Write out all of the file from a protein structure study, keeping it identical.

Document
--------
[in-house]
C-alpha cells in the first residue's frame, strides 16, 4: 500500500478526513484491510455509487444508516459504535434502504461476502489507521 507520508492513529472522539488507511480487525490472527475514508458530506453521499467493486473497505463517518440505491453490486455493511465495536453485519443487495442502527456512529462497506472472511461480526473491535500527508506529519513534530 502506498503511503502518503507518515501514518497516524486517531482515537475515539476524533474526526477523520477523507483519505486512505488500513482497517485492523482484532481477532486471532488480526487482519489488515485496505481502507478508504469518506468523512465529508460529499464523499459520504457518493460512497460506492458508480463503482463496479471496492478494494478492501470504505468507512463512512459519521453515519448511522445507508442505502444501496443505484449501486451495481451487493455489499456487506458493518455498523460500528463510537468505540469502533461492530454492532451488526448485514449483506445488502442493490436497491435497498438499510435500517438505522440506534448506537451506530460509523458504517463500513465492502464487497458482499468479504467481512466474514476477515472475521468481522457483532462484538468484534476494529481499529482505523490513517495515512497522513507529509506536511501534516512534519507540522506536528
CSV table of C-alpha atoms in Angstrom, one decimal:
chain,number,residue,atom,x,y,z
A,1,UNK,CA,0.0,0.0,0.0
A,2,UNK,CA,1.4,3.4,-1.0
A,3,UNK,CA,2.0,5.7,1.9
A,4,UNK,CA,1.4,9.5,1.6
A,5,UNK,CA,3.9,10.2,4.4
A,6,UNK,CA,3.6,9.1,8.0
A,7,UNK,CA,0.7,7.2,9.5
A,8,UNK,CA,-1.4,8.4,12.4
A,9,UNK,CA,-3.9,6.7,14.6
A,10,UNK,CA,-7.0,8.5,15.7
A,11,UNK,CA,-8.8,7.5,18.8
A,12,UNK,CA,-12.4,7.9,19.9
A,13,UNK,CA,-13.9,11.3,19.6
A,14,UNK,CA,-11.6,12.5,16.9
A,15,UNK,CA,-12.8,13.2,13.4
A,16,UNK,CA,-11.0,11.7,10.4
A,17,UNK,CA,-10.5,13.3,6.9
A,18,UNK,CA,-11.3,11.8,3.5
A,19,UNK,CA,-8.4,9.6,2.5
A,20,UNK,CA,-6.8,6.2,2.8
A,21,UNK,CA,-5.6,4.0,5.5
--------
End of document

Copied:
[in-house]
C-alpha cells in the first residue's frame, strides 16, 4: 500500500478526513484491510455509487444508516459504535434502504461476502489507521 507520508492513529472522539488507511480487525490472527475514508458530506453521499467493486473497505463517518440505491453490486455493511465495536453485519443487495442502527456512529462497506472472511461480526473491535500527508506529519513534530 502506498503511503502518503507518515501514518497516524486517531482515537475515539476524533474526526477523520477523507483519505486512505488500513482497517485492523482484532481477532486471532488480526487482519489488515485496505481502507478508504469518506468523512465529508460529499464523499459520504457518493460512497460506492458508480463503482463496479471496492478494494478492501470504505468507512463512512459519521453515519448511522445507508442505502444501496443505484449501486451495481451487493455489499456487506458493518455498523460500528463510537468505540469502533461492530454492532451488526448485514449483506445488502442493490436497491435497498438499510435500517438505522440506534448506537451506530460509523458504517463500513465492502464487497458482499468479504467481512466474514476477515472475521468481522457483532462484538468484534476494529481499529482505523490513517495515512497522513507529509506536511501534516512534519507540522506536528
CSV table of C-alpha atoms in Angstrom, one decimal:
chain,number,residue,atom,x,y,z
A,1,UNK,CA,0.0,0.0,0.0
A,2,UNK,CA,1.4,3.4,-1.0
A,3,UNK,CA,2.0,5.7,1.9
A,4,UNK,CA,1.4,9.5,1.6
A,5,UNK,CA,3.9,10.2,4.4
A,6,UNK,CA,3.6,9.1,8.0
A,7,UNK,CA,0.7,7.2,9.5
A,8,UNK,CA,-1.4,8.4,12.4
A,9,UNK,CA,-3.9,6.7,14.6
A,10,UNK,CA,-7.0,8.5,15.7
A,11,UNK,CA,-8.8,7.5,18.8
A,12,UNK,CA,-12.4,7.9,19.9
A,13,UNK,CA,-13.9,11.3,19.6
A,14,UNK,CA,-11.6,12.5,16.9
A,15,UNK,CA,-12.8,13.2,13.4
A,16,UNK,CA,-11.0,11.7,10.4
A,17,UNK,CA,-10.5,13.3,6.9
A,18,UNK,CA,-11.3,11.8,3.5
A,19,UNK,CA,-8.4,9.6,2.5
A,20,UNK,CA,-6.8,6.2,2.8
A,21,UNK,CA,-5.6,4.0,5.5